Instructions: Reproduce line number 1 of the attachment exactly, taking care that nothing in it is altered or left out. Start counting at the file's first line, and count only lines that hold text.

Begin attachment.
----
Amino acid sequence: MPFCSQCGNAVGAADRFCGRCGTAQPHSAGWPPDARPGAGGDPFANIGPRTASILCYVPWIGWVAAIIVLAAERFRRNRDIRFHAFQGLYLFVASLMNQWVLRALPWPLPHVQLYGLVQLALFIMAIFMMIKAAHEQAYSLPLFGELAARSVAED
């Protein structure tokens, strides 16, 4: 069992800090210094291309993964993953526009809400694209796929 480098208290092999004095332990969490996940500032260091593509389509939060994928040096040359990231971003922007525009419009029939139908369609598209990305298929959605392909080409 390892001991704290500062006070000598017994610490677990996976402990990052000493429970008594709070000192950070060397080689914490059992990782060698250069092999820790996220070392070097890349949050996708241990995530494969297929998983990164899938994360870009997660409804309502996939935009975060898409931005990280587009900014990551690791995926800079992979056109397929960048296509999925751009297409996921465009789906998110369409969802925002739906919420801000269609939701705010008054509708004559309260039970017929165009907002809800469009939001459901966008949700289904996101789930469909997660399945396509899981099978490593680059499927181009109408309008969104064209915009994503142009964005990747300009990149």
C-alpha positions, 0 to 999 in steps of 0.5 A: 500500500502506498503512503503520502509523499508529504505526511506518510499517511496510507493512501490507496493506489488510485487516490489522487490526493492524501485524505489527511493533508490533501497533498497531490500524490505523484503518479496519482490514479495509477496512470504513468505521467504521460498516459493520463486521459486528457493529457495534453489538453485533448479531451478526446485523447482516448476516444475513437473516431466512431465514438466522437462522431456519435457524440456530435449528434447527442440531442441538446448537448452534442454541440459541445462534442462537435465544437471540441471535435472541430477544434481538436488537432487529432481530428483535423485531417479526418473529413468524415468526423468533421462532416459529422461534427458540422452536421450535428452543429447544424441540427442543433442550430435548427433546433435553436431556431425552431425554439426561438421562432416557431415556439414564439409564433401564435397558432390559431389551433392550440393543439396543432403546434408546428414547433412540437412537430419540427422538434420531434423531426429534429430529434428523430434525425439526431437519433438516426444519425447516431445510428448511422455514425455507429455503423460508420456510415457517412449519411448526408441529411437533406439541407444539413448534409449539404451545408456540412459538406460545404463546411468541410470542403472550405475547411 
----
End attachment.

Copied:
Amino acid sequence: MPFCSQCGNAVGAADRFCGRCGTAQPHSAGWPPDARPGAGGDPFANIGPRTASILCYVPWIGWVAAIIVLAAERFRRNRDIRFHAFQGLYLFVASLMNQWVLRALPWPLPHVQLYGLVQLALFIMAIFMMIKAAHEQAYSLPLFGELAARSVAED